SGA presidential candidates debate diversity, qualifications
In an annual event hosted by The Cougar, four candidates for student body president met Wednesday in the Houston Room to debate diversity, their qualifications, student life issues, mental health, what they would have done differently in the administration and other topics relating to what they would do if they won the election.
On diversity and inclusion
Winni Zhang: The problem is not diversity, it’s the different groups that we have on campus are not communicating.
That is something that I plan on doing: really getting the message out there so students know what concerns there are and also bringing student concerns and spreading them and making sure that the administration knows there’s support there.
Robert Comer: Working towards diversity and inclusion is a growing pain that we are having. One of the thing that I would like to do is look at other colleges and see how they’re advocating for diversity and get students who are different from one another to discuss issues and inhibit the same space and bring that to UH.
Shawn Bhatia: The entire point of our campaign is bringing in new blood and new people. In order to be able to accurately represent the student body, you need to get more people involved. It’s a REDvolution.
Jordyn Chaffold: There’s all these diverse organizations – MSA, NSA, BSU, all these things – and they all work separately, and I said to Shane [Smith] that’s unfortunate because we’re one of the most diverse universities in the nation but all of our diversity is separated into cliques.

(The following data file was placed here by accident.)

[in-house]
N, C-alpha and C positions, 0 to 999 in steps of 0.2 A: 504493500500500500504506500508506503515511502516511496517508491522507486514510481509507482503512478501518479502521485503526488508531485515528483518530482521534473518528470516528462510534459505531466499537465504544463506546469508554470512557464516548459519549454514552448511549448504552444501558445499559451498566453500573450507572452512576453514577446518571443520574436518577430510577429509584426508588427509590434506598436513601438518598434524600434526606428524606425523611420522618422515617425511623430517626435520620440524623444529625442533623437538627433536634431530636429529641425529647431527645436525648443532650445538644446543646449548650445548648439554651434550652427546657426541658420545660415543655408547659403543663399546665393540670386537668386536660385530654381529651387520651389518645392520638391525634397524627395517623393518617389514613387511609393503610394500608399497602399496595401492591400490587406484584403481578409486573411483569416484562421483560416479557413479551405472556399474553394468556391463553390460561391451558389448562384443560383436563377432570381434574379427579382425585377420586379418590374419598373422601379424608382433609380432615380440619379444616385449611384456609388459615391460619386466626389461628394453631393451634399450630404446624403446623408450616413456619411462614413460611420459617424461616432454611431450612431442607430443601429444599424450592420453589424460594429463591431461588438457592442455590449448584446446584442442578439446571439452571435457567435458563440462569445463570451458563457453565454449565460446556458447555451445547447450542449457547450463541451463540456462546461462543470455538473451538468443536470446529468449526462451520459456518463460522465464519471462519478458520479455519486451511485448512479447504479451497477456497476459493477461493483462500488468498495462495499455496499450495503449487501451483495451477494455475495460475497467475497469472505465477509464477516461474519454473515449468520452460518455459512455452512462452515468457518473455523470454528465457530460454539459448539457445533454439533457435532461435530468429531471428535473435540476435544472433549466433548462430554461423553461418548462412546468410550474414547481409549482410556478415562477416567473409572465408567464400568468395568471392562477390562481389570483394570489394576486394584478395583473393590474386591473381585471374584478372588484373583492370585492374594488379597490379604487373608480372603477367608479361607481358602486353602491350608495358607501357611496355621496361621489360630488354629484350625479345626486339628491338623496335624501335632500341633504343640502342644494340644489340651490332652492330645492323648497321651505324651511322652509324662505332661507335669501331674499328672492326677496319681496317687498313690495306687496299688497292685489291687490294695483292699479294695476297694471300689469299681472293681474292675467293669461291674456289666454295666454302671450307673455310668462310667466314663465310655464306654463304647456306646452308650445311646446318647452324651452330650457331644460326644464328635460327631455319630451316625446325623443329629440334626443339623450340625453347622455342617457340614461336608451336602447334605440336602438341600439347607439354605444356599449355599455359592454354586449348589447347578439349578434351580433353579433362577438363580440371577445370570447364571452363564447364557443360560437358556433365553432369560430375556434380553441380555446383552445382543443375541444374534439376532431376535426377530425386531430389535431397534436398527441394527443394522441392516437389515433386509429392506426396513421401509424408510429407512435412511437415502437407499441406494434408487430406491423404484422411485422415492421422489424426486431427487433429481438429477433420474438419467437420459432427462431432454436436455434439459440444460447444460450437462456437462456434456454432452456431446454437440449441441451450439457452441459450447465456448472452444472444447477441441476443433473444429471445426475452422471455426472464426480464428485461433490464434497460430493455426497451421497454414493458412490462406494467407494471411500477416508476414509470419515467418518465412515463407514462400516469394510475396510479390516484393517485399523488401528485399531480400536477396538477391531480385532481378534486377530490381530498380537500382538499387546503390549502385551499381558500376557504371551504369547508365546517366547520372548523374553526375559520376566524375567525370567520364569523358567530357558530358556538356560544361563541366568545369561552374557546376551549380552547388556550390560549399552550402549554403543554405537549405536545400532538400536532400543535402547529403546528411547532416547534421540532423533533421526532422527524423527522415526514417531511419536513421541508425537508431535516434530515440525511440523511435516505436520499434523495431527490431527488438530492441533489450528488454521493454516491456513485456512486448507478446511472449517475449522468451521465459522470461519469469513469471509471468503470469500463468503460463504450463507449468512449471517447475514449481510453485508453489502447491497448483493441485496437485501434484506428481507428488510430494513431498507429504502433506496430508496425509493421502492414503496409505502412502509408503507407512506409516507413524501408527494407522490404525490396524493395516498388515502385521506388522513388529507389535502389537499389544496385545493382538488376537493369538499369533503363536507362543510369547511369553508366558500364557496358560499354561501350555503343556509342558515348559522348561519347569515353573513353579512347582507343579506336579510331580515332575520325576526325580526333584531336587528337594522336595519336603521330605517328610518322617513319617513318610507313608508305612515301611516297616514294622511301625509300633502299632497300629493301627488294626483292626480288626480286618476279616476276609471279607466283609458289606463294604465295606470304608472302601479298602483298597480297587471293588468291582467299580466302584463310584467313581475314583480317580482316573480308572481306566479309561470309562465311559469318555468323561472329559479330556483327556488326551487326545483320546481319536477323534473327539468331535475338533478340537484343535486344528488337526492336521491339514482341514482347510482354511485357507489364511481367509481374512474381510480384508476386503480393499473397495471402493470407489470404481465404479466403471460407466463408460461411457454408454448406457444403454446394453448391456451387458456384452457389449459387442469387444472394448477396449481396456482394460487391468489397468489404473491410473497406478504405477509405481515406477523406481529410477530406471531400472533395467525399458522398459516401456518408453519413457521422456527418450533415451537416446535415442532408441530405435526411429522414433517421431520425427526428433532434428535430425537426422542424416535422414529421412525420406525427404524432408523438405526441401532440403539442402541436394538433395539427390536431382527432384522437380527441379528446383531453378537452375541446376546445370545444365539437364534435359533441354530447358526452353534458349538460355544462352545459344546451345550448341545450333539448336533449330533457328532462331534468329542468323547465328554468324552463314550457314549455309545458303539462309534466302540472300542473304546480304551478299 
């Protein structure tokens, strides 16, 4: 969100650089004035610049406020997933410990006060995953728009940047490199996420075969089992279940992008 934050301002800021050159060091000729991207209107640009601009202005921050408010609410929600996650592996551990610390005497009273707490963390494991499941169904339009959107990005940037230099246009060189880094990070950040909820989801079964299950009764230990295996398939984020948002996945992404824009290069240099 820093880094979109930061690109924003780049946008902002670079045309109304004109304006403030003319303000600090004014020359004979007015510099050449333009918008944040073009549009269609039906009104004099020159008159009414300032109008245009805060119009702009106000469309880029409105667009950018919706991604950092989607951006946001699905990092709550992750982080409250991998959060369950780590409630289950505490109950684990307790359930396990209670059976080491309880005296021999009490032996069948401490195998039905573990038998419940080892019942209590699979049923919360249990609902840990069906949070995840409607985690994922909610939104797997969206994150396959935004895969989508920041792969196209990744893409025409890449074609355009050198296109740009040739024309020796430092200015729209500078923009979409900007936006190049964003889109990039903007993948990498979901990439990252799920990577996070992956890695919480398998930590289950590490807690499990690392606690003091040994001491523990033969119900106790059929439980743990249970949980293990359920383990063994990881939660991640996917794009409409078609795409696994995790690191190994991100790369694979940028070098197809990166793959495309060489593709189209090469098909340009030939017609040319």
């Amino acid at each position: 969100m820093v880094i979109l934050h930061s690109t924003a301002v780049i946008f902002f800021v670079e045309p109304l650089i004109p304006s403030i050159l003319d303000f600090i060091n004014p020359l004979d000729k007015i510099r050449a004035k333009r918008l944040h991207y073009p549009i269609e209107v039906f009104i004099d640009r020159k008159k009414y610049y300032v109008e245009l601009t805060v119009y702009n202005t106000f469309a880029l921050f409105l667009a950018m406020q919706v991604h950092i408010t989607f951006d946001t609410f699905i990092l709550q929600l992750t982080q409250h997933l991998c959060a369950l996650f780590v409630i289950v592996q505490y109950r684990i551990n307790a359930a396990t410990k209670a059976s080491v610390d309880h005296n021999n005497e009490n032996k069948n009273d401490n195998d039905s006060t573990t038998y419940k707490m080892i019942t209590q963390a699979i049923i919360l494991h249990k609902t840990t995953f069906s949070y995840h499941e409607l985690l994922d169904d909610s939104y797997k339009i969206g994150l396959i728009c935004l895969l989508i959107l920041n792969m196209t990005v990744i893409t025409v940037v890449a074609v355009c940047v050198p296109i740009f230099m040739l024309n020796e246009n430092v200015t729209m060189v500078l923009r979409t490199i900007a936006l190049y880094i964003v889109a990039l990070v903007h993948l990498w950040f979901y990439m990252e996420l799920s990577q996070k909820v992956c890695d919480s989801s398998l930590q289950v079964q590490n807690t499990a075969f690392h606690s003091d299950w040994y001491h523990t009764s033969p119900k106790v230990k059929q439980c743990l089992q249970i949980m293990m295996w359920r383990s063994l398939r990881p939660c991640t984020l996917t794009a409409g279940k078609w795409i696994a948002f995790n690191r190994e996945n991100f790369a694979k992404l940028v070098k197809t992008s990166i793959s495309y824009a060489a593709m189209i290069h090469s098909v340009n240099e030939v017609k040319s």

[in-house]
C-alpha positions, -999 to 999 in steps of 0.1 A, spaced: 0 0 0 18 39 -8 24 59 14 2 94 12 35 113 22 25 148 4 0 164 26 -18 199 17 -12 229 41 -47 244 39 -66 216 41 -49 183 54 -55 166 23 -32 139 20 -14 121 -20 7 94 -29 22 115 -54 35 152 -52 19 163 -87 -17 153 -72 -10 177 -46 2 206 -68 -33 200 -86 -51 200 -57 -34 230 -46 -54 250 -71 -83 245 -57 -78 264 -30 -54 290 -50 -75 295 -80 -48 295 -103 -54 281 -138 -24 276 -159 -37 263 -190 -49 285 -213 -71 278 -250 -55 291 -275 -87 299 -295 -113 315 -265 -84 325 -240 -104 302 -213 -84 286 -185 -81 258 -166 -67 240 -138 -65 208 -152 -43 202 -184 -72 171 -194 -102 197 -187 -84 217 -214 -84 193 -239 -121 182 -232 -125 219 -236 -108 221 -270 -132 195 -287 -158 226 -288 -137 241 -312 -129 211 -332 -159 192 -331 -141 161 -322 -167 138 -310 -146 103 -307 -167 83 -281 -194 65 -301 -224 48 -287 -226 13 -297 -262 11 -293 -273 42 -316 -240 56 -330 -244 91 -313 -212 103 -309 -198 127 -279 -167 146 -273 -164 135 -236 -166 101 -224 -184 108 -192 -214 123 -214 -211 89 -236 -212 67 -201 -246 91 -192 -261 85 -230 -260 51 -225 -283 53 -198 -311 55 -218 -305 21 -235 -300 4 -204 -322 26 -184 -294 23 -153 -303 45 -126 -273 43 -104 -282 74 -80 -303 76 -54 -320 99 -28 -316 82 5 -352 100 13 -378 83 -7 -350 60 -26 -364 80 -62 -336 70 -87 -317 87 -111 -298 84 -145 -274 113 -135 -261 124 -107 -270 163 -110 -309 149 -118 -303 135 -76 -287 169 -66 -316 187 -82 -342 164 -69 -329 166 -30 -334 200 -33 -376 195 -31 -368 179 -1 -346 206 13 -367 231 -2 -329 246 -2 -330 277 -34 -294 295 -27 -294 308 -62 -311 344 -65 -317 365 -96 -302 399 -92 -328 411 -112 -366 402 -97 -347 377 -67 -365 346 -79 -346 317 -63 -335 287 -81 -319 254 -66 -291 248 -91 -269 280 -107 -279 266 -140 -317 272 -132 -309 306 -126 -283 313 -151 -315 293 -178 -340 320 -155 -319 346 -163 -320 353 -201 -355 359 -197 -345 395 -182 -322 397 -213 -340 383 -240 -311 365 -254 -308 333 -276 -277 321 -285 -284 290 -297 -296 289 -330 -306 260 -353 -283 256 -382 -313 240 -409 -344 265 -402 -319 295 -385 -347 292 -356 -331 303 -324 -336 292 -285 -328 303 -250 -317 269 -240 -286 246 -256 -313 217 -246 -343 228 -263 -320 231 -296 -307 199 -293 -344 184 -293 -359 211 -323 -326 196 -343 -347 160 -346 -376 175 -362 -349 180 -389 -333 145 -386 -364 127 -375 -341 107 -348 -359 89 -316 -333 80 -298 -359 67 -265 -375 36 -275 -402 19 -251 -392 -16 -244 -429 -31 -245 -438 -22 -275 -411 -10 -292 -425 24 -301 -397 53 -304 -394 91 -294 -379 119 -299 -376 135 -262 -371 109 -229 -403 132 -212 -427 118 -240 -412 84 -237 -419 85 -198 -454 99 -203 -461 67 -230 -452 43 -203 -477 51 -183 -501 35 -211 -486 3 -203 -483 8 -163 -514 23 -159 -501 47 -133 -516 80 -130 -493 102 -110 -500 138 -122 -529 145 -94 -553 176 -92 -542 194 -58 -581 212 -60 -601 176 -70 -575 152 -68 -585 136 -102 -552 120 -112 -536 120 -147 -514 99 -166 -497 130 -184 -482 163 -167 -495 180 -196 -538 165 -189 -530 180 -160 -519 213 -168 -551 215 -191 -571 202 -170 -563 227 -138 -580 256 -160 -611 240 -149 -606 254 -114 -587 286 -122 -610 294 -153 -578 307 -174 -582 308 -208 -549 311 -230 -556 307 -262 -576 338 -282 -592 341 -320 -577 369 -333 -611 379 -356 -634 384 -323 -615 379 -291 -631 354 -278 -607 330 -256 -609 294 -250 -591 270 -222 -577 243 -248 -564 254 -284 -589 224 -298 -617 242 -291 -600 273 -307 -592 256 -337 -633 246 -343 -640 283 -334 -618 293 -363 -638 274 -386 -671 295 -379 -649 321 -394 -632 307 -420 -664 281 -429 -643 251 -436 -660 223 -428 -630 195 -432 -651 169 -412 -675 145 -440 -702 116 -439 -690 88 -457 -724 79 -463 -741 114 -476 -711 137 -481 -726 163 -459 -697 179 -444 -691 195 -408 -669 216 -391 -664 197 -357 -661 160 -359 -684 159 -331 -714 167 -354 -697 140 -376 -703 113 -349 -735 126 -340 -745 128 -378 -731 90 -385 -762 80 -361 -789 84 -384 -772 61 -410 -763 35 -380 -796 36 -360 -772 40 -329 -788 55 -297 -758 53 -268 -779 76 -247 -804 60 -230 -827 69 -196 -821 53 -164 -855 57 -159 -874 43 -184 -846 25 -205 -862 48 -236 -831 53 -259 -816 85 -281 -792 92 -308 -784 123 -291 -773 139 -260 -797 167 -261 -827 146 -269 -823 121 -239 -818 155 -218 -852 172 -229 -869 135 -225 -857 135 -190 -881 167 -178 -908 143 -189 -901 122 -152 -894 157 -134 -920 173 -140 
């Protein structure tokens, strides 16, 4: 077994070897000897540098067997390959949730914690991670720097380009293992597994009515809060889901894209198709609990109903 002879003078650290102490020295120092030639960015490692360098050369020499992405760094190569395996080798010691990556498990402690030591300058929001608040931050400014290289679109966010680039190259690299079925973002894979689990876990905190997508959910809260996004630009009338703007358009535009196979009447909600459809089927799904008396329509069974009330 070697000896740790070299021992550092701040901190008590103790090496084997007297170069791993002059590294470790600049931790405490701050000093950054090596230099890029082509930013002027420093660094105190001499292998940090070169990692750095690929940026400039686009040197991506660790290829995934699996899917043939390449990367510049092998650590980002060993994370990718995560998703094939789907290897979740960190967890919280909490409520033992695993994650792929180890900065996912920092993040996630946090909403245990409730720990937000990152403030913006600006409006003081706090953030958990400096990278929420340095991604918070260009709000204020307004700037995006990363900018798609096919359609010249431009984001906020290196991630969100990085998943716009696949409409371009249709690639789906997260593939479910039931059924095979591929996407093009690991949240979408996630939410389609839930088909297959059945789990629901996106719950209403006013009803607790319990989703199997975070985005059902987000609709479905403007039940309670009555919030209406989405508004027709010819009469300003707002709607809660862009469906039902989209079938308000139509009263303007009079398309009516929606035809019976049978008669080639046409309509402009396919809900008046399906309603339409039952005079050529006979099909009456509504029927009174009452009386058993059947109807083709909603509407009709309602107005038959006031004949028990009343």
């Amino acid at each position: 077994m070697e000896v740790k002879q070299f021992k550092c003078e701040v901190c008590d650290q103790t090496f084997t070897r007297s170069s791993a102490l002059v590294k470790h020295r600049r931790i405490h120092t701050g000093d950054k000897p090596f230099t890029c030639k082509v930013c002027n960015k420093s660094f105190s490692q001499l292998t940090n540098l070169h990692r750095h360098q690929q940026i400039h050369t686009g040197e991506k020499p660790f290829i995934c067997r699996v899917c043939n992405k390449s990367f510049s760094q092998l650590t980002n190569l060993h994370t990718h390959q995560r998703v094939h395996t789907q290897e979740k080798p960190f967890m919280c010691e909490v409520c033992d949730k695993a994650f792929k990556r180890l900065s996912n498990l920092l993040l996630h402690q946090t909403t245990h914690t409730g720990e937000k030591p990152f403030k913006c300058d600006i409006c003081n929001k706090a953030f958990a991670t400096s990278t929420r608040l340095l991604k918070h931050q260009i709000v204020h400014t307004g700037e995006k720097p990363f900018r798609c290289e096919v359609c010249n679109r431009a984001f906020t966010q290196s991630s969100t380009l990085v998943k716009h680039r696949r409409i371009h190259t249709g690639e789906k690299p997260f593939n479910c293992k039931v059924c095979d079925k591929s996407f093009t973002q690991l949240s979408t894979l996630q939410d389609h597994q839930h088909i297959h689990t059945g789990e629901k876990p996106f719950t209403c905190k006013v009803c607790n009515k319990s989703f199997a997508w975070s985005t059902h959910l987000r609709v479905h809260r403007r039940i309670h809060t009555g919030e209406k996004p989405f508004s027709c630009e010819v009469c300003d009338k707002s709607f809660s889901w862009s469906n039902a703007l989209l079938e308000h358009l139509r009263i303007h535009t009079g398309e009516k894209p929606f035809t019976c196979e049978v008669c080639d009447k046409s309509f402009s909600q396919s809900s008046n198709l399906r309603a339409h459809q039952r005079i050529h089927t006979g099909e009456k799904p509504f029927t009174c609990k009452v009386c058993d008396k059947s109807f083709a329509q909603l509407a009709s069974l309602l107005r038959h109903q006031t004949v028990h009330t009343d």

So what I wanted to do in my position as special adviser of campus diversity is work with all the student groups to come together and see if we can have collaborative events where NSA can have an event with the Muslim Student Association, and we can have inclusion of all cultures.
On transparency in SGA
Robert Comer: There are two big things here, being there in person one, you have to take the time to do the outreach but the outreach is hard. We are students, being in SGA there are a lot of other things that you need to take care of, so we need dedicated people for outreach.
I think it’s such a key component to an administration to know how students feel. Second memes. Students love memes and you can get student feedback through humor easily. If you stoop down to the level of a college student instead of being an SGA representative you can get in touch with students.
Jordyn Chaffold: Basically, what we want to do the first day in office — UH New Deal, the first 45 days — is get something called Shasta Chats, like fireside chats, where we update the student body on what’s going on in SGA monthly or bi-weekly, whatever we decide on in the end, through videos collaborating with CoogTV.
The next thing we want to do is go to classes and actually talk to classes once we’re elected and tell them that we’re here for them, and instead of telling them what we’re going to do for them, we’re going to ask them what they want to see from us. We’re also going to start sending out a bi-weekly newsletter to all the students so you guys can see what’s going on without having to go into the SGA office.
On student fees
Winni Zhang: I think what’s important is having students who are involved and aware of the campus first. There’s no way you can allocate or understand the importance of a fee-funded unit if you don’t even know what they are.
Robert Comer: I won’t put someone on there who specifically says that they won’t raise the student fee. I don’t think that’s the right mentality to have on that committee. I think they make important decisions and they should decide whether it’s worth it or not to have someone raise the student fee.